The homelessness population in cities has increased due to inflation, increased housing costs and the ever-shaky job market with minimal government programming or funding to help the situation. Many state legislatures have responded to this issue by criminalizing homelessness in an effort to incarcerate away the issue instead of devoting resources to a long-term solution. Mainstream media outlets have largely contributed to rationalizing this strategy by sensationalizing the homeless problem in the U.S. and equating the rise in crime with the rise in the homeless population. However, jails and prisons are ill-equipped to address many of the issues that cause homelessness. Therefore, incarceration likely will not reduce the homeless population in the U.S. and could make the problem worse. Incarceration is also a much more expensive solution; the estimated cost of incarcerating someone is $47,000 a year. Consequently, politicians’ solution to incarcerate away structural social and economic problems justified by the media sensationalism will be detrimental to the criminal legal system because it overwhelms the courts and jails, which are ill-equipped to help this issue. 


The opioid epidemic and fentanyl overdoses have additionally dominated the news cycle and burdened the criminal legal system. Dehumanizing rhetoric surrounding drug addiction and crime has had a significant impact on how drug crimes and crime in general are discussed. States’ responses to the media attention around this issue have closely mirrored the crack epidemic of the 1980s. Many of the recently passed sentencing policies for drug crimes indicate a renewed war on drugs.  Despite the benefit of research indicating that increased sentencing does not reduce drug use or recidivism for drug crime, many legislatures are making the same mistakes as they did in the 1980s because there is a social pressure to act. Again, these policies come only a few years after progressive legislation aimed at reducing the carceral population, like the First Step Act, which received bipartisan support in 2018. The recent federal legislation being discussed will walk back those policies and is demonstrative of a national trend toward criminalizing nonviolent behavior in response to public fear.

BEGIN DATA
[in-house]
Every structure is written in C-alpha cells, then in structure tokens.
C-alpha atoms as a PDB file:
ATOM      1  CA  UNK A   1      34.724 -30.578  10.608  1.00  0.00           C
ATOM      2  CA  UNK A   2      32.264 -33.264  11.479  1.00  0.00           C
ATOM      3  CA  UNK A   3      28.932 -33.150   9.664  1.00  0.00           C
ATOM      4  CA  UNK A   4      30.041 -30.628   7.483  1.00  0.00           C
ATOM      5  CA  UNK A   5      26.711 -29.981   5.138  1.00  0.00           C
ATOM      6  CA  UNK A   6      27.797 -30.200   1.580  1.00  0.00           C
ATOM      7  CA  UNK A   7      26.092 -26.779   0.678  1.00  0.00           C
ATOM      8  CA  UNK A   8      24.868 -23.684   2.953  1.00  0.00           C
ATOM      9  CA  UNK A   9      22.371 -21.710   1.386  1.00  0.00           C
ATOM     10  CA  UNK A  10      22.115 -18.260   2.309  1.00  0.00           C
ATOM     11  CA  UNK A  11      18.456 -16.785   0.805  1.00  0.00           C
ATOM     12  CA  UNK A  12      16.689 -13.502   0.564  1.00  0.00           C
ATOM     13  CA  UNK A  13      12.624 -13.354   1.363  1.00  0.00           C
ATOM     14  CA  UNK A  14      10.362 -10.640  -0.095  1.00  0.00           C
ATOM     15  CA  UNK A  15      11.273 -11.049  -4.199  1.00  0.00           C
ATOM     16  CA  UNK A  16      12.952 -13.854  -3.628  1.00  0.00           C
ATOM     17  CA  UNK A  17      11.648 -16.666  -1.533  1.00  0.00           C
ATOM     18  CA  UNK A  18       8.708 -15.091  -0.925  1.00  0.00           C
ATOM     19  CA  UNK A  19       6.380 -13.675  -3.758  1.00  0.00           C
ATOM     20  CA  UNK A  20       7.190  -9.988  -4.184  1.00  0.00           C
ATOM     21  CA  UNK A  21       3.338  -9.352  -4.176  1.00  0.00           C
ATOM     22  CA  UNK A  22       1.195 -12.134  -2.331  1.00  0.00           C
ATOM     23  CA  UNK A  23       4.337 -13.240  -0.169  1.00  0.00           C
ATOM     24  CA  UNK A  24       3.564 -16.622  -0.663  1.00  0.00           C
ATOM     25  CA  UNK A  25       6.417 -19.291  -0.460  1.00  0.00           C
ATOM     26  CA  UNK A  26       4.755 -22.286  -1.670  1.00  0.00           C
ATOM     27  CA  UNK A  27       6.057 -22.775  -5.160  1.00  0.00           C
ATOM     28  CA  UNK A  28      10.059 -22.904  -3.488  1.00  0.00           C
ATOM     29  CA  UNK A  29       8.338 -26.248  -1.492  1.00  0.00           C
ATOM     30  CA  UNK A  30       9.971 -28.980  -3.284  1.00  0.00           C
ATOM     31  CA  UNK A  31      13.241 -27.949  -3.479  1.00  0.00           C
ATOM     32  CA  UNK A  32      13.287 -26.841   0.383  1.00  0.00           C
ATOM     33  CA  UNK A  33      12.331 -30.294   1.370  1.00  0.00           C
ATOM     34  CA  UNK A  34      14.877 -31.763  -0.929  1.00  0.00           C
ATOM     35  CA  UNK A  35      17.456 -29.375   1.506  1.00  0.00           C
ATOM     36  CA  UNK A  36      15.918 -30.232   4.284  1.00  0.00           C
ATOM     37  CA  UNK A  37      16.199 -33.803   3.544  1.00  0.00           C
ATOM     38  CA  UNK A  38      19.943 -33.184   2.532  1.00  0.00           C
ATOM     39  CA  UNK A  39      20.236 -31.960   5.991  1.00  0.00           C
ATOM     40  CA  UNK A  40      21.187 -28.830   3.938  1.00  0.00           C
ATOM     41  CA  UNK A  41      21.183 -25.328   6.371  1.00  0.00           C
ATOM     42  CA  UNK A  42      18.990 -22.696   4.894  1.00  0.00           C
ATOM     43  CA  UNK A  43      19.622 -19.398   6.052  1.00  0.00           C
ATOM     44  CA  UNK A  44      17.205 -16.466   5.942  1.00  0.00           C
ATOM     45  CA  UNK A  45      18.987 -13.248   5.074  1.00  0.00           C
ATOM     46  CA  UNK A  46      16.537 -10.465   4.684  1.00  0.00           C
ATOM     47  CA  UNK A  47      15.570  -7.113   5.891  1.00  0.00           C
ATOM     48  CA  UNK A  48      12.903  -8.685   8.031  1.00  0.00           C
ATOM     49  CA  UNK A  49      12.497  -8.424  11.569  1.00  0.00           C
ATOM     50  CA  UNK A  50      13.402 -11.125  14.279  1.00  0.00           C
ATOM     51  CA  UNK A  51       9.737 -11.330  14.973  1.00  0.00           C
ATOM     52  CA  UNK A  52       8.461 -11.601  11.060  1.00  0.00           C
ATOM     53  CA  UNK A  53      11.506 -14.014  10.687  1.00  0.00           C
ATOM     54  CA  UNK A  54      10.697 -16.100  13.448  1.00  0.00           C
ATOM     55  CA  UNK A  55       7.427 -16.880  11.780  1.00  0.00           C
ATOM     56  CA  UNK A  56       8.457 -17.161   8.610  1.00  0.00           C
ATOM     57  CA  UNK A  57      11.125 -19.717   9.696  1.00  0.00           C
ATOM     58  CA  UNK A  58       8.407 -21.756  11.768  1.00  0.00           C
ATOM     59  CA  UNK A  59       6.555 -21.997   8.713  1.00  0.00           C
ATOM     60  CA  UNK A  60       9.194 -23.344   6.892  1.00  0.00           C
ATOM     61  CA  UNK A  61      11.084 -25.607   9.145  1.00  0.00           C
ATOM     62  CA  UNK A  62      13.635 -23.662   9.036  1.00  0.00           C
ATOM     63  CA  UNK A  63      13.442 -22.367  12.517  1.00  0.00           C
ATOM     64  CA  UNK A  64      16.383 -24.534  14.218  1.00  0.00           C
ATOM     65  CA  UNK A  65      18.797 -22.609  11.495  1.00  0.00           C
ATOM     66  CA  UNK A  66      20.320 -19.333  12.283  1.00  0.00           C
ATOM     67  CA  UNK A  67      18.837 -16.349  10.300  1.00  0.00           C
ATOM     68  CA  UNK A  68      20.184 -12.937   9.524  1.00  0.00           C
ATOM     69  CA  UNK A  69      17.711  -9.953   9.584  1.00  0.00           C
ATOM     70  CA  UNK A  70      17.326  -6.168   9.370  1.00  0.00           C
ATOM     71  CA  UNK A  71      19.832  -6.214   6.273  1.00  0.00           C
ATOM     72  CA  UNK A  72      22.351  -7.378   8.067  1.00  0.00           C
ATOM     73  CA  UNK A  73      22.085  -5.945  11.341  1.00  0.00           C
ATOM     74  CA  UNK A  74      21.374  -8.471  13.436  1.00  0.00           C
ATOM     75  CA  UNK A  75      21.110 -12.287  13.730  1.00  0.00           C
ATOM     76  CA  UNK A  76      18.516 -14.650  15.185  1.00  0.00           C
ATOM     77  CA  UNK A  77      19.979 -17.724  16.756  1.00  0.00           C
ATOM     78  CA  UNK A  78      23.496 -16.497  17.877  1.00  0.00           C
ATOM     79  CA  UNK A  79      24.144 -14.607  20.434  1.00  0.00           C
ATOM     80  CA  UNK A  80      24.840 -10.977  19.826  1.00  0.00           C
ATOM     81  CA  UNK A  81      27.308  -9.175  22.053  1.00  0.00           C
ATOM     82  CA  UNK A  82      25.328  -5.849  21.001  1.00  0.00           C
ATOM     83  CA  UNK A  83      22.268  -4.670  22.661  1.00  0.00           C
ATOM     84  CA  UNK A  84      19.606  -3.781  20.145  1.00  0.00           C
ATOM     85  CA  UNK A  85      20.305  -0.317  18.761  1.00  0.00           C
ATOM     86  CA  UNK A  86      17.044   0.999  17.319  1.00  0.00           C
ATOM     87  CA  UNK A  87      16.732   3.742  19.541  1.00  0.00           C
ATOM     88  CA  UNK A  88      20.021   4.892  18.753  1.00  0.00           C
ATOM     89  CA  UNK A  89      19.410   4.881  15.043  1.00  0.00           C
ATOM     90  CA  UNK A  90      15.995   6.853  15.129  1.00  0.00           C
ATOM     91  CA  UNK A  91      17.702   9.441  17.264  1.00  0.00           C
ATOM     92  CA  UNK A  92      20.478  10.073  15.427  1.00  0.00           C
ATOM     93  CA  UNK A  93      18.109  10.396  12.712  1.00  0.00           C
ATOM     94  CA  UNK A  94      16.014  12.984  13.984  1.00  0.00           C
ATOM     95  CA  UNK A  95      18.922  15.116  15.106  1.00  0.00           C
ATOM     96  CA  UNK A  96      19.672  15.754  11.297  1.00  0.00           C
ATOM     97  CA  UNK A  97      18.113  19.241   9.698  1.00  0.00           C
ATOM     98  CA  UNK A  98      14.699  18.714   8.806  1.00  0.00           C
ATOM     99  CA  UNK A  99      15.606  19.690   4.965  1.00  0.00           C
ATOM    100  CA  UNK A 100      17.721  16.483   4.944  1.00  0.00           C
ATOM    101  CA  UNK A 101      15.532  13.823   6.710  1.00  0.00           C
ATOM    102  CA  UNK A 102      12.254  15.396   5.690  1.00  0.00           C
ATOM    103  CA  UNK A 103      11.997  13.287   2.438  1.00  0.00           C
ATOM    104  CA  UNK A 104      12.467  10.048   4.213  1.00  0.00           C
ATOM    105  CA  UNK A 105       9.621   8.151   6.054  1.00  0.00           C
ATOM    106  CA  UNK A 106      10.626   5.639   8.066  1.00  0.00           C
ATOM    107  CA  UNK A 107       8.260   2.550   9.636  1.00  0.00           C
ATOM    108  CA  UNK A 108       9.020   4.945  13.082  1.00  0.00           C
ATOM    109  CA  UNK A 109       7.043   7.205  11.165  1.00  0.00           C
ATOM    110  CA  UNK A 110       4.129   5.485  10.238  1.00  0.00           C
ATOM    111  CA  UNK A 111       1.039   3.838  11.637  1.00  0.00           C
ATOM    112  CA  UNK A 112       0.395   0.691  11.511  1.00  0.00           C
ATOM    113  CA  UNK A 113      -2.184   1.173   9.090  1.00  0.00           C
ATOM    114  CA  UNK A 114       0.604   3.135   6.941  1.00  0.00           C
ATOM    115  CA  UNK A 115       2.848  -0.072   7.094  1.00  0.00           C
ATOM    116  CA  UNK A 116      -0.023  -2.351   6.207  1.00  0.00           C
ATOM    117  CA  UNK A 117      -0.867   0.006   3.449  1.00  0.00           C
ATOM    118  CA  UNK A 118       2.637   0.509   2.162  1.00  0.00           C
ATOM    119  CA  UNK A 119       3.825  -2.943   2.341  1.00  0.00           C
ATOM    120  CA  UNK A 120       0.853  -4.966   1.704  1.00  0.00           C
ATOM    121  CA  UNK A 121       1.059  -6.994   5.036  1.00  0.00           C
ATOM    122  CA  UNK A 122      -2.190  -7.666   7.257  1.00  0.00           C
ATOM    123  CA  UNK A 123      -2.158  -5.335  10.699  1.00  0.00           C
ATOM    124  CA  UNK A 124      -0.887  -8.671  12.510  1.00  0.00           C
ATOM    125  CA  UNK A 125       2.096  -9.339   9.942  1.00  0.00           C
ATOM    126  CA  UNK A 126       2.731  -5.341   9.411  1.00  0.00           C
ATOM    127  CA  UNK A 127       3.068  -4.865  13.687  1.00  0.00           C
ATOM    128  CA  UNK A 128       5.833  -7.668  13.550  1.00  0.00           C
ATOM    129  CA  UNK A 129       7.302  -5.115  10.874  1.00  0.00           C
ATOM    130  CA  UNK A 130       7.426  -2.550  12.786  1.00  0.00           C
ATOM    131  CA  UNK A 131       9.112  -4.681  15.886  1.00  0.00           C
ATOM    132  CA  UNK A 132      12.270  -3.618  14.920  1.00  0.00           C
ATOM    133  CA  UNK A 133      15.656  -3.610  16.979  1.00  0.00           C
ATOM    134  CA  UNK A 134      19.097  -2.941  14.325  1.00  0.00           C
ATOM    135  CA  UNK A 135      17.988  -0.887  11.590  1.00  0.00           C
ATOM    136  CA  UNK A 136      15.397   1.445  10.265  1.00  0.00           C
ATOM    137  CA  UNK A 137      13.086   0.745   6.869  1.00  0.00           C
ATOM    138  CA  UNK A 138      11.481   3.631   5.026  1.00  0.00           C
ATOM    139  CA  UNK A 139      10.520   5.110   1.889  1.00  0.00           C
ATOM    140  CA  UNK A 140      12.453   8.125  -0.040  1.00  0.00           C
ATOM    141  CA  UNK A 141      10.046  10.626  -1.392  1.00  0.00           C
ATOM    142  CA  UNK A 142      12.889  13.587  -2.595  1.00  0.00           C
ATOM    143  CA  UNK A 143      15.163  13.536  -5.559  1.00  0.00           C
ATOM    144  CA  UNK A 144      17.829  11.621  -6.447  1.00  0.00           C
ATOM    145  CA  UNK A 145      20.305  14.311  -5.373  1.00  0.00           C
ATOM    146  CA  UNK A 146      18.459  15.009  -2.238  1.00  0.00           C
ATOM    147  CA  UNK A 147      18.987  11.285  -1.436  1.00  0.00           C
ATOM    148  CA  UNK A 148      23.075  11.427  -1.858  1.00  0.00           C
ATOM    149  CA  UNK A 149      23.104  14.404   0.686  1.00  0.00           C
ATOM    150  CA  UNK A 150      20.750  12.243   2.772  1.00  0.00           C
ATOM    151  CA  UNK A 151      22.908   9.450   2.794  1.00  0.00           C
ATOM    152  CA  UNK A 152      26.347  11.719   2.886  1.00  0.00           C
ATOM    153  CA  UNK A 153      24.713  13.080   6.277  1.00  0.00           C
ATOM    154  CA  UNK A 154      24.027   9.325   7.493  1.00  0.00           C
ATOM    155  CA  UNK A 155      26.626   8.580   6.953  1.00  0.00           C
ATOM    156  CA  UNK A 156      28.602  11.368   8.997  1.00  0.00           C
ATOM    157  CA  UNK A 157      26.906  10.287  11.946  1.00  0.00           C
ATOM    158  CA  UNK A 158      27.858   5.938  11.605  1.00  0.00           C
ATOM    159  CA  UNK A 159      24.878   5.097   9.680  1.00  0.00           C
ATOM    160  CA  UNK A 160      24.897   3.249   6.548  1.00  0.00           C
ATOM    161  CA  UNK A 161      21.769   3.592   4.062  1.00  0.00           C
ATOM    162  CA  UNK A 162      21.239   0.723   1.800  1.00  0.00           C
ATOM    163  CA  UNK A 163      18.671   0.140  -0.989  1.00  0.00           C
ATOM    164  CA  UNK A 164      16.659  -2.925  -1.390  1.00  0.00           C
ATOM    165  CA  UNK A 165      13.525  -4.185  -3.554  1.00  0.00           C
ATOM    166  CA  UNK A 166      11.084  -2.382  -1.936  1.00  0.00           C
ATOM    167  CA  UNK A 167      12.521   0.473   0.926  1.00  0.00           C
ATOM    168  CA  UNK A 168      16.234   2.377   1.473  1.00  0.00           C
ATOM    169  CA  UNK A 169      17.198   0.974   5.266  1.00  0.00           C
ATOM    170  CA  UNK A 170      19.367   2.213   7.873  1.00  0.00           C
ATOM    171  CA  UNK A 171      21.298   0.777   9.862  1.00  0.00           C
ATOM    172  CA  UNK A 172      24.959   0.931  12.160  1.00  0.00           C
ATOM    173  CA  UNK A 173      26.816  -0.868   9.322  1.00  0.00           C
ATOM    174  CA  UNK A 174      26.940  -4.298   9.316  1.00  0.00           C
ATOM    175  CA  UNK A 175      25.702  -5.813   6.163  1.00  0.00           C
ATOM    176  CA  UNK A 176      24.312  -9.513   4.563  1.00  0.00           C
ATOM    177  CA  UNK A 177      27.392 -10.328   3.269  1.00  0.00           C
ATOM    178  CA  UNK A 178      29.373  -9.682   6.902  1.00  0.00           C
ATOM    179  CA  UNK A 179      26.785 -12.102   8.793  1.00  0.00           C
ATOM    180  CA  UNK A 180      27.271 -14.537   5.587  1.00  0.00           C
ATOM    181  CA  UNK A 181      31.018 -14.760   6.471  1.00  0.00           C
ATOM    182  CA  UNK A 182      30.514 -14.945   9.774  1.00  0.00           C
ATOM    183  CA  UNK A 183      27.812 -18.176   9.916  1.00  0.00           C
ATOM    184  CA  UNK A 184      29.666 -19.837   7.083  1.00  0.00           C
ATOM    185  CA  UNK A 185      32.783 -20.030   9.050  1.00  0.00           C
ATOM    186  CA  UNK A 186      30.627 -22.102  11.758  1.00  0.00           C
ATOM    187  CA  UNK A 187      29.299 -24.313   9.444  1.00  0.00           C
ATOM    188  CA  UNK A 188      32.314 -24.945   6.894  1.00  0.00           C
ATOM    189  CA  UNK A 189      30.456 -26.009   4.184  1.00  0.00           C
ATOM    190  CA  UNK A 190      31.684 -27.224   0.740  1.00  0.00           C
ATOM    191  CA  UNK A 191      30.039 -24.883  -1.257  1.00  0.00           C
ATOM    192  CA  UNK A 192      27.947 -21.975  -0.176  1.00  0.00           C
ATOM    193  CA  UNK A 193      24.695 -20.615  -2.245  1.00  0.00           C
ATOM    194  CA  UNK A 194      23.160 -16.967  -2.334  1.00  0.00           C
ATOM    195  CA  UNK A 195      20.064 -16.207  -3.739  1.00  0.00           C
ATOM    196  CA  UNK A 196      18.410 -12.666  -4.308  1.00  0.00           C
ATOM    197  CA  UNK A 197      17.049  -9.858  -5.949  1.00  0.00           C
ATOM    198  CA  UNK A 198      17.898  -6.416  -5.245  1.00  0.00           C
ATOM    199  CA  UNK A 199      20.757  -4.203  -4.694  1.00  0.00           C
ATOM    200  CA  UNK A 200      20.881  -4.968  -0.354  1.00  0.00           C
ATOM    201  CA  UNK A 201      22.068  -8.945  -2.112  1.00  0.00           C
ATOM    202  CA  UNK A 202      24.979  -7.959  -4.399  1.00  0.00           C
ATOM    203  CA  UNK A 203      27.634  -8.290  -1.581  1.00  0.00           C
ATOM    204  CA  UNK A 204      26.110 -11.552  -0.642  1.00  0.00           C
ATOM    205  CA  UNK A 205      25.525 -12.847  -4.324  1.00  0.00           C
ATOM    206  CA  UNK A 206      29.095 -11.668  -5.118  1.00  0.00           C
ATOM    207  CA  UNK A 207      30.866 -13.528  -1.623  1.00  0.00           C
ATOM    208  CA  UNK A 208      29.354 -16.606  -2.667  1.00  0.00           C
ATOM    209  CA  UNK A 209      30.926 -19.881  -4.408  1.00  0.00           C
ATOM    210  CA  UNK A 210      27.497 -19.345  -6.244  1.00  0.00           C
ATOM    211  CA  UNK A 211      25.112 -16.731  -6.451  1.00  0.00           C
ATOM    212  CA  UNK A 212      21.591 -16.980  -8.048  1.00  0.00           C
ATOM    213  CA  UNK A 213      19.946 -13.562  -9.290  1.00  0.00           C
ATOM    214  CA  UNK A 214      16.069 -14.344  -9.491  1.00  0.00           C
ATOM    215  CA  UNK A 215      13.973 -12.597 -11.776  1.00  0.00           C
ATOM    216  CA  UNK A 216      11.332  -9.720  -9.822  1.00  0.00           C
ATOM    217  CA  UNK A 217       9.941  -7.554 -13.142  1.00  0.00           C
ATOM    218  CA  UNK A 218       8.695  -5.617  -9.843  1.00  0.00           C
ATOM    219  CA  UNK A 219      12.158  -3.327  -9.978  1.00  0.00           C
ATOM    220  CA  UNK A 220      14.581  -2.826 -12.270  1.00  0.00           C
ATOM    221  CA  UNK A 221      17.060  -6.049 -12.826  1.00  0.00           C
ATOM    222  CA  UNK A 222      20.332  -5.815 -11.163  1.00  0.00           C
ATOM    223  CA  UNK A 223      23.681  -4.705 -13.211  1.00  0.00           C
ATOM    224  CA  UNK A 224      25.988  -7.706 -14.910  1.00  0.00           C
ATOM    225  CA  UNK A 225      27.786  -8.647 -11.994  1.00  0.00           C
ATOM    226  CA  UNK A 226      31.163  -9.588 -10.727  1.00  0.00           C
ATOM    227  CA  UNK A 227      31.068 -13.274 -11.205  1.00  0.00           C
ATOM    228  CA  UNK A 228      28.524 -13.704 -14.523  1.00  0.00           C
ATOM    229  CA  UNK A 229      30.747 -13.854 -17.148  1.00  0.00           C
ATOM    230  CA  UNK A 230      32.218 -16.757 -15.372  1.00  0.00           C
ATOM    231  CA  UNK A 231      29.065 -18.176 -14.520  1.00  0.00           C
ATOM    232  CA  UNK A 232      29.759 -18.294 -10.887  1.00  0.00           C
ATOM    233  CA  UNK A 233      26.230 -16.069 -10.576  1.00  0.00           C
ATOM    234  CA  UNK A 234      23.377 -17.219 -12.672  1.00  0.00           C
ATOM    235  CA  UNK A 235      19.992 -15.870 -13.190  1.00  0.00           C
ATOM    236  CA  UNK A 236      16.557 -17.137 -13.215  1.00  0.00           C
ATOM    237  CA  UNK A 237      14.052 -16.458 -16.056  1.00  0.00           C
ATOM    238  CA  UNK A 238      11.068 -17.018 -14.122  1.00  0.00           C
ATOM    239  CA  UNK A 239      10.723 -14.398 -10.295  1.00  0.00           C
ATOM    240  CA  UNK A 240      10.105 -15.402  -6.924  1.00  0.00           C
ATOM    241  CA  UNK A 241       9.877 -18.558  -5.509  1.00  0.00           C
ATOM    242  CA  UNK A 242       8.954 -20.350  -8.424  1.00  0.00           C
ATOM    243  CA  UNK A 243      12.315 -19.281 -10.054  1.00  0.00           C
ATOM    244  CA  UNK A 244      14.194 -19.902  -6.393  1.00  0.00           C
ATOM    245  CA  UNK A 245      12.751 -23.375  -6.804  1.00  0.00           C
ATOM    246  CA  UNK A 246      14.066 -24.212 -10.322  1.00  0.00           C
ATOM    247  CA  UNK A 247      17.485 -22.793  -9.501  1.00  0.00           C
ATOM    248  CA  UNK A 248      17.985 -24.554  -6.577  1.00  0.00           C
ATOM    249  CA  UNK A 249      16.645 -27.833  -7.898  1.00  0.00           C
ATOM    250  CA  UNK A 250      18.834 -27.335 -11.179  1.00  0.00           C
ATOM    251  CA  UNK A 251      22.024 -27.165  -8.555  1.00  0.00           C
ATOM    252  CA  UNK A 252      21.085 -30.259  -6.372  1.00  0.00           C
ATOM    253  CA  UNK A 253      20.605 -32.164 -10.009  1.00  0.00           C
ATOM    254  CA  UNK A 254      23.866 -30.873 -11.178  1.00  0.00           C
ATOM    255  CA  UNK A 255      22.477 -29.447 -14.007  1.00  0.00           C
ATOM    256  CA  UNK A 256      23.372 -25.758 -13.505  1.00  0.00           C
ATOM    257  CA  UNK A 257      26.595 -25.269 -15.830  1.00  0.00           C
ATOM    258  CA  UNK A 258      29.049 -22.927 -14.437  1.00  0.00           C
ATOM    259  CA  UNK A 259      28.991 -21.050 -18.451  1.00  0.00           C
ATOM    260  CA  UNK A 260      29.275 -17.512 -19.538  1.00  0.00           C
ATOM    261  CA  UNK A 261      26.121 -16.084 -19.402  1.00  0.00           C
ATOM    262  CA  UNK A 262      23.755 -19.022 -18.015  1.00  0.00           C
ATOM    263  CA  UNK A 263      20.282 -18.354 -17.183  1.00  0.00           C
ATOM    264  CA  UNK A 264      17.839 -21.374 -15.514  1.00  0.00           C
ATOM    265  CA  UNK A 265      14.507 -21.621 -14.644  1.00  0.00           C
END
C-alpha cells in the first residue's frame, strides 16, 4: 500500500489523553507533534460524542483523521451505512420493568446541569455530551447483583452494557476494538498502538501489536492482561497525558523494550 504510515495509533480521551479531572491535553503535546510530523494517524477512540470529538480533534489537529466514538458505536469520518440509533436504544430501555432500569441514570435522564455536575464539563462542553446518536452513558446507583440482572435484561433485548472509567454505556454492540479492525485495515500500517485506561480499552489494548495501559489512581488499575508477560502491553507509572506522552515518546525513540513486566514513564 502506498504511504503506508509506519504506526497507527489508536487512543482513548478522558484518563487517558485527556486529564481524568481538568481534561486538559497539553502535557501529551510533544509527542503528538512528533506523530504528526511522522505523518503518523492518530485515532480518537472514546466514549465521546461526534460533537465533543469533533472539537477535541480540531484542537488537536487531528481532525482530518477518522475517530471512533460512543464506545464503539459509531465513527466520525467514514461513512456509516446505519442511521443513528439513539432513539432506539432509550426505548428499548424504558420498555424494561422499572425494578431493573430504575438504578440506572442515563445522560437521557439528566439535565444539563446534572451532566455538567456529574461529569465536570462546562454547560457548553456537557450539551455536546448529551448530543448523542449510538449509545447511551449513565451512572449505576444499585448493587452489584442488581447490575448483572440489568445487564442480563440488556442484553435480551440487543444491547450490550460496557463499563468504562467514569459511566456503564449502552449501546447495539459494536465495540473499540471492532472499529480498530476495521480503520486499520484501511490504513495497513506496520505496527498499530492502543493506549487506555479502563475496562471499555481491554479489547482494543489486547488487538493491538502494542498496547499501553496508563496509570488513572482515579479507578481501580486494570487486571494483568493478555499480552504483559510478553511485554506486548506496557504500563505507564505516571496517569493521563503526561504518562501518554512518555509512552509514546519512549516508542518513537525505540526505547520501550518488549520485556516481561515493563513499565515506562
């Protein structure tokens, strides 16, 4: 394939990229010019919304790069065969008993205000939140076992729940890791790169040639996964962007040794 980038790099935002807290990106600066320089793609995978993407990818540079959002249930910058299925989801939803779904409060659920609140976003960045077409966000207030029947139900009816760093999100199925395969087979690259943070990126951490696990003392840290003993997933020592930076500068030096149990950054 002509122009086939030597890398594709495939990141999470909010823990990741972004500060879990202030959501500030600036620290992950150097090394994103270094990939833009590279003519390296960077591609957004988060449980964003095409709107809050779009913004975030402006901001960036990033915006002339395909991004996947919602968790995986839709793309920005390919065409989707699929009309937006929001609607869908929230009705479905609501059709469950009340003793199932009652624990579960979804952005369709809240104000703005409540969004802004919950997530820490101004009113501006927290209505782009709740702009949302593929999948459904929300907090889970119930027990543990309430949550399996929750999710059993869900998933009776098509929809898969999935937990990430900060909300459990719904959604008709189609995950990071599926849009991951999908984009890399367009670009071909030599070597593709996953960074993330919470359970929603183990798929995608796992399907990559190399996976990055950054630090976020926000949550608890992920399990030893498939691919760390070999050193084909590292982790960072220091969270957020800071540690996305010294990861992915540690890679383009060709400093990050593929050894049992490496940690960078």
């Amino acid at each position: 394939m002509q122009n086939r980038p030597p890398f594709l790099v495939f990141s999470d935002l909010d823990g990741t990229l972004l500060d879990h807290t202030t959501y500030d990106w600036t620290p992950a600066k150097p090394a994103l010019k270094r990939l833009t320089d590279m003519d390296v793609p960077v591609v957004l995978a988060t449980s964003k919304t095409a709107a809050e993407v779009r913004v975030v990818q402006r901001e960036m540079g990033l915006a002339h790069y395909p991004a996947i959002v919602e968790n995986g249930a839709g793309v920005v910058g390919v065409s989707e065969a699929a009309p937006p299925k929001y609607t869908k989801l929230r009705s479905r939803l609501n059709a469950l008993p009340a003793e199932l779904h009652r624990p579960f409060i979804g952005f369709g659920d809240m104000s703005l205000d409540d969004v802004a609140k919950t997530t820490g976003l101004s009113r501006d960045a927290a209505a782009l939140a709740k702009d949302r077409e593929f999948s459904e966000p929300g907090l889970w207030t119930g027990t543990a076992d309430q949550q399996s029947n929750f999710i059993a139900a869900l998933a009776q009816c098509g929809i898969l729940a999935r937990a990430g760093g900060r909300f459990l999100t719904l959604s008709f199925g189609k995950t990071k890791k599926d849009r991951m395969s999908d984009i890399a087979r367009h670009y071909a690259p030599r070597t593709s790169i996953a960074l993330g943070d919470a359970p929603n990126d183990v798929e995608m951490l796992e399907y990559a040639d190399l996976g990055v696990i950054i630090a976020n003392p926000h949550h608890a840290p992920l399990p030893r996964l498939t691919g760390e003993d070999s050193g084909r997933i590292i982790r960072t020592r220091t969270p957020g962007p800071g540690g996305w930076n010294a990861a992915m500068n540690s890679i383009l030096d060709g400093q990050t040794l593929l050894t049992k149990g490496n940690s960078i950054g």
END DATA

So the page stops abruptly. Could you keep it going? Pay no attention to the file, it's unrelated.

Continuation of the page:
Turning back to tough-on-crime policies would be a mistake. Research demonstrates that these policies have a negative effect on the criminal legal system, including disproportionate incarceration of nonviolent offenders and even wrongful convictions with no benefit to public safety. Further, the integrity of the criminal legal system depends on practitioners’ ability to endure public criticism and scrutiny from the media while maintaining the pursuit of justice and upholding the rights of the people. The numbers show that, generally, there has not been a drastic increase in crime, despite what media outlets would suggest. Even if there has been a spike in crime as in D.C., tough-on-crime policies are empirically proven to be ineffective in addressing the issue and only cost taxpayers and overburden the courts. Therefore, criminal practitioners have a duty to maintain the principles of the criminal legal system despite public pressures by providing zealous representation or using their discretion to ensure fair charging and sentencing despite a shift in public perception.